— Throughout its history, Wisconsin's offense has been built around a power running game that has featured big, physical offensive lines and talented running backs such as Ron Dayne, Michael Bennett and Montee Ball.
This year's team is no different.
The Badgers want to run the football. Their goal is to overwhelm opponents at the line of scrimmage and get their running backs — star redshirt junior Melvin Gordon in particular — into space with the capability to do damage.
To win at Wisconsin on Saturday, Maryland (5-2 overall, 2-1 Big Ten) will likely have to slow down that running game more than other teams have this season.
The Badgers (4-2, 1-1) are running for a Football Bowl Subdivision-best 343 yards per game, are averaging an FBS-best 7.4 yards per carry, and are ranked eighth nationally in time of possession, largely thanks to their success on the ground.
In a 68-17 win over Bowling Green on Sept. 20, Wisconsin ran for 644 yards and eight touchdowns while averaging 10.7 yards per carry.
"We've got a tremendous challenge in trying to stop Melvin Gordon, who is an outstanding running back and deserves all the credit that's laid upon him this year," Terps coach Randy Edsall said. "Very veteran offensive line, and they give you a lot of different looks and use a lot of tight ends ... so it's going to be a tremendous challenge for our defense."
Arguably the best running back in the country, the 6-foot-1, 205-pound Gordon is running for an FBS-best 174.3 yards per game while averaging 7.9 yards per carry.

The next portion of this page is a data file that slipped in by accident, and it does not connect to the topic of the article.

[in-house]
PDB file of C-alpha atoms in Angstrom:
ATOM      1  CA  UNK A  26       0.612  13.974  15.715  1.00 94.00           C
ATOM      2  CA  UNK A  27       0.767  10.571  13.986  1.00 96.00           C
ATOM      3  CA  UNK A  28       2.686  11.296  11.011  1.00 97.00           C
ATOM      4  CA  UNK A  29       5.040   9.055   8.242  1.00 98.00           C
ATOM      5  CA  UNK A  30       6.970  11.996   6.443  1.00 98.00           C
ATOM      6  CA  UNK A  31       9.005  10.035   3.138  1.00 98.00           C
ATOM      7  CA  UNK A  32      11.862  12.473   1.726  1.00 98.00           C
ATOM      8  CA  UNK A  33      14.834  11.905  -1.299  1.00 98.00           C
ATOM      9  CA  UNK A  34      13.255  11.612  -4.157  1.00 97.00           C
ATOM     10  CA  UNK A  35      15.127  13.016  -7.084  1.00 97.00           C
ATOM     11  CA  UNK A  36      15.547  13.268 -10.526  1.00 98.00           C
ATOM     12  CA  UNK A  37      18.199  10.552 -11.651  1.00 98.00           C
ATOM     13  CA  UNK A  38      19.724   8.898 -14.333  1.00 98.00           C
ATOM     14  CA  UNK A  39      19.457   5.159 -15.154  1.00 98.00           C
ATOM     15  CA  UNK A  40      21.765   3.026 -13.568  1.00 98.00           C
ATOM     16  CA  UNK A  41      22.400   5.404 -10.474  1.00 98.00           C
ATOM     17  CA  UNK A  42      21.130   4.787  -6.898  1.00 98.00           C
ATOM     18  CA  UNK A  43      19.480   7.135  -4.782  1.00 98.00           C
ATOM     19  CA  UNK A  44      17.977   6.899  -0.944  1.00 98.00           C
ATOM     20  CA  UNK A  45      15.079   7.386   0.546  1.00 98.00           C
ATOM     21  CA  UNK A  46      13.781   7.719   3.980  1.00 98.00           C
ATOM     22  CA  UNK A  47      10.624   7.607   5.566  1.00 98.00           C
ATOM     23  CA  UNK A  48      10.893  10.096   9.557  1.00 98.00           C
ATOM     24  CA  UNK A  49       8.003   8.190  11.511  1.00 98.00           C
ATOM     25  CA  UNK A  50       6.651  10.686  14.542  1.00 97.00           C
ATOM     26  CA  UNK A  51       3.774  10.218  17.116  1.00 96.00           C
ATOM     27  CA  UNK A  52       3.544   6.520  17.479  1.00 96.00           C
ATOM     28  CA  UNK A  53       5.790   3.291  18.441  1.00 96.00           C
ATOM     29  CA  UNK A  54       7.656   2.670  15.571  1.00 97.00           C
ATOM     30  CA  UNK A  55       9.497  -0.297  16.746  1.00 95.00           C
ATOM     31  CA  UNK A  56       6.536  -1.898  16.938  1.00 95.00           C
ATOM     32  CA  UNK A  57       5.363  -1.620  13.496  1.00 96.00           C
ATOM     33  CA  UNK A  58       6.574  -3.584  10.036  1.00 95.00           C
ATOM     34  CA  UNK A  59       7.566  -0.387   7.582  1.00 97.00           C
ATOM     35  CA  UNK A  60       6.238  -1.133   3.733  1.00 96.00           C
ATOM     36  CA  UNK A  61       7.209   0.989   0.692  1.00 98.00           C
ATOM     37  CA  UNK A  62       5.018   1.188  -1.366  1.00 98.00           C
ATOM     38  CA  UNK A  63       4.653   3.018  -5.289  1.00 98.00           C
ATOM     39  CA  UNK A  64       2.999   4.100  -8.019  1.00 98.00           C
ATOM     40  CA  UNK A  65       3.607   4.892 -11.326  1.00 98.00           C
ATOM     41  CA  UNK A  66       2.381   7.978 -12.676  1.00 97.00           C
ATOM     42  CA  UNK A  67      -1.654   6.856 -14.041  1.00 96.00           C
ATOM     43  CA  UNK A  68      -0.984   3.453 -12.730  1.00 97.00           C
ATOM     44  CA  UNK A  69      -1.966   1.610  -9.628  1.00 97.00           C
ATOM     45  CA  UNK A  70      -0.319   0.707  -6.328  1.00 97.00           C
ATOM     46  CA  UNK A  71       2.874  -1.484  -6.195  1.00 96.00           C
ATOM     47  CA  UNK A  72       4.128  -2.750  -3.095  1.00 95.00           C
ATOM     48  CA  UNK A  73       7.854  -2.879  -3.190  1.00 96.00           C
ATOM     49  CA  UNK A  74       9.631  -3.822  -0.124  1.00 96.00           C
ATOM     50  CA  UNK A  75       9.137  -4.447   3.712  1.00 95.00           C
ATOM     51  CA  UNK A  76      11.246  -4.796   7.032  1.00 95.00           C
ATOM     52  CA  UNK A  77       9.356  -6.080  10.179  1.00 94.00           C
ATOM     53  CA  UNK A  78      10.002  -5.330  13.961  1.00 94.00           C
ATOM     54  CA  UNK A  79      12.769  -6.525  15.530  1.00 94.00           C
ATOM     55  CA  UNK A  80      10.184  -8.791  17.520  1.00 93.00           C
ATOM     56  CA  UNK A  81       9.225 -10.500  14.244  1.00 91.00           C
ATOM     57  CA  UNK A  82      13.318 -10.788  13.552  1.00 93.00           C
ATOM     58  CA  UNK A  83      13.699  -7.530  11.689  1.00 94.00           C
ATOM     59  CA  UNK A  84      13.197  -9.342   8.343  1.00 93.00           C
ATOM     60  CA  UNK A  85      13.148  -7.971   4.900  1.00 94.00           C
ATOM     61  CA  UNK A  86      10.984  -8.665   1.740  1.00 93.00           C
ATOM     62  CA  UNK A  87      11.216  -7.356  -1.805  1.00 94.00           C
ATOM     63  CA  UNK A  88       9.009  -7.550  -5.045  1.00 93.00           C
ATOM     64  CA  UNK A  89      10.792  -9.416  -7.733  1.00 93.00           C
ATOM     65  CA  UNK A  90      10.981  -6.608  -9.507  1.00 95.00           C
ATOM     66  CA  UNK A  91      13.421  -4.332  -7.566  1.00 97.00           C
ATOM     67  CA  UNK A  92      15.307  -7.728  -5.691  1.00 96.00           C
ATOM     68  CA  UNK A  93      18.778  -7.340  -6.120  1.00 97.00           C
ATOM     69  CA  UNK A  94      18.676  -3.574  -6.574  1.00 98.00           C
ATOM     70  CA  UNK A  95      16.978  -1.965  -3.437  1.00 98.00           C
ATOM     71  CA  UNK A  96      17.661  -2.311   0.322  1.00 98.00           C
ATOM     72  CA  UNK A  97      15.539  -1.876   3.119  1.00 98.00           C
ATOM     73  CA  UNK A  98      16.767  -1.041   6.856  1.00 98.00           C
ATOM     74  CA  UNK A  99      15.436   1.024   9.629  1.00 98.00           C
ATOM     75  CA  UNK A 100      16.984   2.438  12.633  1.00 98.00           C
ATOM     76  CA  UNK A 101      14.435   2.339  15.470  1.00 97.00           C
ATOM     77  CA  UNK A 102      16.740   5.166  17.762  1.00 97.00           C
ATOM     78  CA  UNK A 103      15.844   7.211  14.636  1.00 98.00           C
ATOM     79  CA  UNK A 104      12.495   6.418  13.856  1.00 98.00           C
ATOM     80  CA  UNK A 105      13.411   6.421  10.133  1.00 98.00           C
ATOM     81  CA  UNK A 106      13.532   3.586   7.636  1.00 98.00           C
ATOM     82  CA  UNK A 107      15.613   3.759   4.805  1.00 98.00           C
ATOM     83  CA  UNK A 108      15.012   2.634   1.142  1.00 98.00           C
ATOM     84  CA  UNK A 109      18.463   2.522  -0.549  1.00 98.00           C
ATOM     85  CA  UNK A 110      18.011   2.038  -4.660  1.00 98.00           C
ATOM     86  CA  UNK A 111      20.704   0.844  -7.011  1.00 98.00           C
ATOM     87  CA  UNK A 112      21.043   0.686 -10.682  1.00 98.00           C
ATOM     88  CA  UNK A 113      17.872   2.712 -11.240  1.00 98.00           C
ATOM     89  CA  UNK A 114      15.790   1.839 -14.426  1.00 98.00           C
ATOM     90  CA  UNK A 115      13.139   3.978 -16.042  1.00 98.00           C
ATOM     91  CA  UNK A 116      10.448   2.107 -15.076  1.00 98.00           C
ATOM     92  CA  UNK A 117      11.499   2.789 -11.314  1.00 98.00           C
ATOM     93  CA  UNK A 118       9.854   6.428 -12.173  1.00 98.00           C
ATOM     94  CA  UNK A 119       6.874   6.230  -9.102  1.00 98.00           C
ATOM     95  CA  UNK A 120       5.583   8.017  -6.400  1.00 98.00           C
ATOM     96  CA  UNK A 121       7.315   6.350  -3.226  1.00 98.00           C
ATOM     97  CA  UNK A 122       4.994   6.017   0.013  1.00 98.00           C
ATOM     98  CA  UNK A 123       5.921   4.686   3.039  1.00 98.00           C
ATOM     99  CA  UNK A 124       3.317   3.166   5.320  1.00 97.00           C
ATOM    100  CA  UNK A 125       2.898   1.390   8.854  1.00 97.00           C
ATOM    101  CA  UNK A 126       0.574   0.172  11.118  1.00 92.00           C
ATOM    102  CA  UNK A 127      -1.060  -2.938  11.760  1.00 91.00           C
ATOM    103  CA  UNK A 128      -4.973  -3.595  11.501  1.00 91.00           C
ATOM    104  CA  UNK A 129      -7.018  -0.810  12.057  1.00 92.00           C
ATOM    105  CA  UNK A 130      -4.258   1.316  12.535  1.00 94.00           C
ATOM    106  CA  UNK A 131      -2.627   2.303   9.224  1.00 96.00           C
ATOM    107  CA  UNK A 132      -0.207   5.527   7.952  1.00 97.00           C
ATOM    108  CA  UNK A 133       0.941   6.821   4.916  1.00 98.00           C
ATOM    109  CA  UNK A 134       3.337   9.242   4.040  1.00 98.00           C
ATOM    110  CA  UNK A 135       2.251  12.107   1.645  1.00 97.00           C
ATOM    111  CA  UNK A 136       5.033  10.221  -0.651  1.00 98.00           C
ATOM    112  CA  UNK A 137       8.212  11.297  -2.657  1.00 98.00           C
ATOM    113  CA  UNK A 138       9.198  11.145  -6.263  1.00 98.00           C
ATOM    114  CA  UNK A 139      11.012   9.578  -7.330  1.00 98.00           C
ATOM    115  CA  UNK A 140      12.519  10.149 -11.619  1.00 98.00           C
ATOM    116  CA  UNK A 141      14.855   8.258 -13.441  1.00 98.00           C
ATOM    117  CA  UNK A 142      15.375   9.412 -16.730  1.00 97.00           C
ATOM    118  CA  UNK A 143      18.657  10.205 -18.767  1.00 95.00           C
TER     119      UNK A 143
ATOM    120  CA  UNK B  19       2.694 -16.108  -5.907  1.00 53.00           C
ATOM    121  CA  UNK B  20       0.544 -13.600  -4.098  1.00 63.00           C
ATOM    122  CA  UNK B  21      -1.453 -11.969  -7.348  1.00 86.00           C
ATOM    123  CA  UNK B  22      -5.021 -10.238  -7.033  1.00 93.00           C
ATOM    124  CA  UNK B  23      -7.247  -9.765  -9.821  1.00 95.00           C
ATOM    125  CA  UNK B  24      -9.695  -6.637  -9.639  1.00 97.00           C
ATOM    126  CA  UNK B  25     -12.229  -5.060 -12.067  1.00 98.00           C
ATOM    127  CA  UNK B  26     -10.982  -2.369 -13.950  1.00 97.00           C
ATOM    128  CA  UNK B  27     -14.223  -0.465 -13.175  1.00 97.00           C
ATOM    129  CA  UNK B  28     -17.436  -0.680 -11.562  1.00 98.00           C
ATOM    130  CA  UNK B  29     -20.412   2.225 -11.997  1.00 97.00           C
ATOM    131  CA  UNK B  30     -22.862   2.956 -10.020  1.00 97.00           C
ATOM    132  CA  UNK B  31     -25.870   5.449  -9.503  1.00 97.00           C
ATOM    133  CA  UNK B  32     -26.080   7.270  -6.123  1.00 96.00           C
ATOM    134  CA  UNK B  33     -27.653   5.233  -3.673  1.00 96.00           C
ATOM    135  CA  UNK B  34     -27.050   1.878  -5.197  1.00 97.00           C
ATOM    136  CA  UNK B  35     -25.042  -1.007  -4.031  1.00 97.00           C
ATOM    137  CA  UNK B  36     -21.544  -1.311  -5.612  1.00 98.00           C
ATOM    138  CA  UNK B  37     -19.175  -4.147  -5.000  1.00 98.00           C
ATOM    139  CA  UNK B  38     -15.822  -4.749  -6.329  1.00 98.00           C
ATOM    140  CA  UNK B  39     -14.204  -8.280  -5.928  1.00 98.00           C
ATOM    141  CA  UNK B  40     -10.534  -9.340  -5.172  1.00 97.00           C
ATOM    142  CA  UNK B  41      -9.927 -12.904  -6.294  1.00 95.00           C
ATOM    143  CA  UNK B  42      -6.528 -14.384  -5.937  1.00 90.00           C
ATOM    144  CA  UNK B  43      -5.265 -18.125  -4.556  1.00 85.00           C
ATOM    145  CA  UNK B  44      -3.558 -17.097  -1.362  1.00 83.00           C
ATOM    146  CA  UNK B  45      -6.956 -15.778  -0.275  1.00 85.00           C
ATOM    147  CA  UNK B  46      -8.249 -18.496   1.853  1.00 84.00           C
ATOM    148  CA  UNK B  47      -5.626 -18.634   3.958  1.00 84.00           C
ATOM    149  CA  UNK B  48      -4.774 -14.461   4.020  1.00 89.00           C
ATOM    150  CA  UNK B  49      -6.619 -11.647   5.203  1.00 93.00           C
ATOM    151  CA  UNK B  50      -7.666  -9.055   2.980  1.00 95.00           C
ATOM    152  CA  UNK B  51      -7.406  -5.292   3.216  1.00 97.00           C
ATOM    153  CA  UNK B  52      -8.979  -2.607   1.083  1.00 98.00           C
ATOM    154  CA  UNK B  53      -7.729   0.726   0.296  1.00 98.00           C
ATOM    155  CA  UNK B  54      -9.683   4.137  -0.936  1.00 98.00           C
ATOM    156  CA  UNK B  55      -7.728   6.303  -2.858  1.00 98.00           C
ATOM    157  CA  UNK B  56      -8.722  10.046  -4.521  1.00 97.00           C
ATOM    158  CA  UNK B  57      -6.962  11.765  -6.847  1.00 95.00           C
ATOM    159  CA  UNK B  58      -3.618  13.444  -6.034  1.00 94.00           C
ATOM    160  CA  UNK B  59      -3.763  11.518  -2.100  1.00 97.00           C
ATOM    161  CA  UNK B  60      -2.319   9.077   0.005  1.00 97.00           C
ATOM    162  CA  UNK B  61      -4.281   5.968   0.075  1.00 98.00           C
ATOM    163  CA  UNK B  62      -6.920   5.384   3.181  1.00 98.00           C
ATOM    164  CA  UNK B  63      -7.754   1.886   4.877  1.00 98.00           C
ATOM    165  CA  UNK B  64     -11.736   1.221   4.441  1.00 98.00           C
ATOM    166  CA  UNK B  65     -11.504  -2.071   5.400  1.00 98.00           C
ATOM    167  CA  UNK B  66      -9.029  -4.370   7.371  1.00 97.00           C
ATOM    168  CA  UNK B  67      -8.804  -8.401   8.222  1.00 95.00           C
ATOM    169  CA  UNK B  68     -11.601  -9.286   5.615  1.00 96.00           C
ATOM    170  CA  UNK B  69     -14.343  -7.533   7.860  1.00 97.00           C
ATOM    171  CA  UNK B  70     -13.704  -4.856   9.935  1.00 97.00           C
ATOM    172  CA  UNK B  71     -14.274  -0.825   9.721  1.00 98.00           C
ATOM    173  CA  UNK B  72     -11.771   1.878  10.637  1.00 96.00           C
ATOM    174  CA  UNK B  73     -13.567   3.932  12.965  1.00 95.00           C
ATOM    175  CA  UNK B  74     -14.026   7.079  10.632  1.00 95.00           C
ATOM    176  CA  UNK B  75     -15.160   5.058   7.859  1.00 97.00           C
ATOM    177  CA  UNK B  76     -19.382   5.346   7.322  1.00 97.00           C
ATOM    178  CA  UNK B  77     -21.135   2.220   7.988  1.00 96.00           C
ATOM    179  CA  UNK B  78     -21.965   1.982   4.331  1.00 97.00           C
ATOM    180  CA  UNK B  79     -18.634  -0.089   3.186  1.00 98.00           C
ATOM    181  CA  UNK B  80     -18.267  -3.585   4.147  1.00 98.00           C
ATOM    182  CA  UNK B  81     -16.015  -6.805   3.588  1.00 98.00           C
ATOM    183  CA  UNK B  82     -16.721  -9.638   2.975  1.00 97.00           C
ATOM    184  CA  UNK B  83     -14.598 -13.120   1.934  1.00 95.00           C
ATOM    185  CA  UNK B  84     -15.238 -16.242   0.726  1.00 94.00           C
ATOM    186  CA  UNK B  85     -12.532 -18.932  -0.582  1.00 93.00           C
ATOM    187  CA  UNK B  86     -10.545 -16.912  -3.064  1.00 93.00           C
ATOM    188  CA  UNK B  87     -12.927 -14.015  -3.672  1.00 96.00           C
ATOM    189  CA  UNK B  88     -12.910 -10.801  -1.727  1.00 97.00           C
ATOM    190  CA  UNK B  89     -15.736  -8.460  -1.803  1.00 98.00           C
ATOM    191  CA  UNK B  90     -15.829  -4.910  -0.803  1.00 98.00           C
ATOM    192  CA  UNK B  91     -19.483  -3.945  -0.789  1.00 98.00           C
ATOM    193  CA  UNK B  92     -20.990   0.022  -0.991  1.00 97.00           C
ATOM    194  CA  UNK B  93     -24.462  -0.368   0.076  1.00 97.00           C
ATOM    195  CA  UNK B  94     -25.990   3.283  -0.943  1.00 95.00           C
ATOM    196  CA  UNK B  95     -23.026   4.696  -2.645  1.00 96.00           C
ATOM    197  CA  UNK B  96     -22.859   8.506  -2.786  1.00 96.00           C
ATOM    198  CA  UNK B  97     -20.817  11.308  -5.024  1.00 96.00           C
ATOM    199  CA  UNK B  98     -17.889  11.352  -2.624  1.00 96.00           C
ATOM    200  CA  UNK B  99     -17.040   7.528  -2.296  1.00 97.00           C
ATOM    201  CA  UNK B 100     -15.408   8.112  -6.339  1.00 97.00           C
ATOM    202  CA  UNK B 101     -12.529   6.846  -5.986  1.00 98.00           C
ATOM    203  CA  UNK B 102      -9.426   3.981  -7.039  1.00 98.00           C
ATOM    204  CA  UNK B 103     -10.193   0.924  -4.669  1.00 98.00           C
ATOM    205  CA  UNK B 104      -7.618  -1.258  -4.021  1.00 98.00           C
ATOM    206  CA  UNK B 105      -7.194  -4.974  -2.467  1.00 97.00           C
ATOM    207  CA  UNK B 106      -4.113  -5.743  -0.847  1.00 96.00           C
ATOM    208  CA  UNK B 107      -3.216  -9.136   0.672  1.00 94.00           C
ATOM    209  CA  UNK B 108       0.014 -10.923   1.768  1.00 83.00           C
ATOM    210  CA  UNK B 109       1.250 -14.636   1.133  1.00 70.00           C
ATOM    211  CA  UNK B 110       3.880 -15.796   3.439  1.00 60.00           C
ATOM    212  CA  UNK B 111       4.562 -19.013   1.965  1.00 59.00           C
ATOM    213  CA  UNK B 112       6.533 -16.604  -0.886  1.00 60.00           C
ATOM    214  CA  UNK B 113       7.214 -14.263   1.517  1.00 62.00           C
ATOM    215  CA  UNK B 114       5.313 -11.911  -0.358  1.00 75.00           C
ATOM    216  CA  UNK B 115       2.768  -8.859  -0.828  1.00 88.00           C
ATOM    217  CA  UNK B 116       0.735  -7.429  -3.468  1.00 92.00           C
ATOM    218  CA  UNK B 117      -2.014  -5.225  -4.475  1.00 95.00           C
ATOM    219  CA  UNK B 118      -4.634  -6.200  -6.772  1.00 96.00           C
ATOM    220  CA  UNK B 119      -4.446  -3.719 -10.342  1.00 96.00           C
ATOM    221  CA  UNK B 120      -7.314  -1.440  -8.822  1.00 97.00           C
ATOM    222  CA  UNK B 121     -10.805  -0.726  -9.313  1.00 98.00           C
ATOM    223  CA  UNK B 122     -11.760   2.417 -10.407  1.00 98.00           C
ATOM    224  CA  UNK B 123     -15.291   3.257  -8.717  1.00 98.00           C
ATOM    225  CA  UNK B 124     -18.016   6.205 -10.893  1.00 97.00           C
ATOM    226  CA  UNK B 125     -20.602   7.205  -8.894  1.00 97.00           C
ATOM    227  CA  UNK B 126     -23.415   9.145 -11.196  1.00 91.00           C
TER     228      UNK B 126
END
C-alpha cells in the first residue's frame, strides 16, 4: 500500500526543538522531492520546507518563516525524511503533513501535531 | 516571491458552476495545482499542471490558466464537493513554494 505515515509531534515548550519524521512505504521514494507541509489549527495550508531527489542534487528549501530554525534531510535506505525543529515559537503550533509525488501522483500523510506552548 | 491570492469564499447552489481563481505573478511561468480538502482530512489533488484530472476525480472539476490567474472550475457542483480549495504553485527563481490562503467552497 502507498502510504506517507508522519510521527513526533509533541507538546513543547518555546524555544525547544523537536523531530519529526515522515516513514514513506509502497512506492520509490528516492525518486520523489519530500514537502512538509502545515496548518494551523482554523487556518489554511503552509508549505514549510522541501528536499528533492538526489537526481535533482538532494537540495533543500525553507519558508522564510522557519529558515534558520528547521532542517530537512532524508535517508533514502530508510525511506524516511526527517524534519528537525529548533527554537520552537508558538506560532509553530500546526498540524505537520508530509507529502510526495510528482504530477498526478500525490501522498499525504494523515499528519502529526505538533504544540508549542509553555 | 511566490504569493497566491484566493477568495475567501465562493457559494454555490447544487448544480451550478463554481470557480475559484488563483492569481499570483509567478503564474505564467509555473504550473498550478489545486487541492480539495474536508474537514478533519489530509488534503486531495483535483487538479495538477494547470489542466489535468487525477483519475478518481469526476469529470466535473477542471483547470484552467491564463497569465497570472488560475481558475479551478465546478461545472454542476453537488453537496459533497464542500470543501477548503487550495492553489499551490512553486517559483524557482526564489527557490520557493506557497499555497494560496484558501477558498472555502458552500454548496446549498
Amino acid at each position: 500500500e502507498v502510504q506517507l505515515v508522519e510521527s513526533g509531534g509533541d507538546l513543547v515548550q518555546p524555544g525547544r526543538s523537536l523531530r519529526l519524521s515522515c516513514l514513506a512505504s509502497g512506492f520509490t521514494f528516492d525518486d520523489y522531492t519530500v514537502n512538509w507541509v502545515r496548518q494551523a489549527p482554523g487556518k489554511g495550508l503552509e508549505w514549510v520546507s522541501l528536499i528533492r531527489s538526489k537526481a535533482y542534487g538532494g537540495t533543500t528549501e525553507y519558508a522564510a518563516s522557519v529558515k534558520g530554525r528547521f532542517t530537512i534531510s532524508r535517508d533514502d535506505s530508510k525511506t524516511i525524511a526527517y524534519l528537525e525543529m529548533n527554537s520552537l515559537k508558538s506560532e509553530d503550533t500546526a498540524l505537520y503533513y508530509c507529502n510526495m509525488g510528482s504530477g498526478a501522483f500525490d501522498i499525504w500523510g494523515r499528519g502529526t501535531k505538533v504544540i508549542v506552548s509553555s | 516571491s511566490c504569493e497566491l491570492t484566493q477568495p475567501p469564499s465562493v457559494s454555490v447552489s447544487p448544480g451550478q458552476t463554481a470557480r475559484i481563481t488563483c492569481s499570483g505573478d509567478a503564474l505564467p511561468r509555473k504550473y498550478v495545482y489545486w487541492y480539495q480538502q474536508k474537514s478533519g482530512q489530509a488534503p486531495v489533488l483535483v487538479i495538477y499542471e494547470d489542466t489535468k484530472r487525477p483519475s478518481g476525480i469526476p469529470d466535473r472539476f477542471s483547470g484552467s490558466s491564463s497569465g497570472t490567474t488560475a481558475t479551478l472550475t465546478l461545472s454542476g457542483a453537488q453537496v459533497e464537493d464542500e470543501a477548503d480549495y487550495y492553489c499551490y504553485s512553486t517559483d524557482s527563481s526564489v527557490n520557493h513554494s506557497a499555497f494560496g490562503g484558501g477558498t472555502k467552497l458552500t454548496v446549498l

Gordon likely would have been selected in the top two or three rounds of this year's NFL draft had he decided to go pro. He instead chose to return to school and has run for 140 yards or more in five of Wisconsin's first six games.
"They have some big guys that really do some good things in the run game," Terps outside linebacker Yannik Cudjoe-Virgil said. "They want to be physical."
Maryland faced an Iowa team with a similar offensive approach and a similarly big and physical line last week, and fared relatively well. Aside from a 38-yard run during the second half, Hawkeyes running backs averaged just 3.8 yards per carry.
"Just being physical," Cudjoe-Virgil said. "They're a physical team, so you want to match that physicality."
Inside linebacker L.A. Goree said the Terps also needed to make sure they correctly read Wisconsin's shifts and motions.
"They do a lot of shifting, a lot of motioning and trying to get your eyes in different places where they shouldn't be," Goree said. "And I think sometimes that throws off the defense."
If the Terps can limit Gordon and the ground game, Wisconsin will be forced to depend more on quarterback Joel Stave, who has completed 15 of 33 passes for 187 yards with only one touchdown and three interceptions in two games since replacing Tanner McEvoy.
"What they try to do is gain leverage on you and outnumber you," Edsall said. "You've got to be really good in terms of making sure you protect the edges, and then you've got to make sure you get everyone to fit [their gaps] properly vs. the run that you're going to see because, if you don't, [Gordon] has got all those qualities that I mentioned to be able to hurt you if you make a mistake."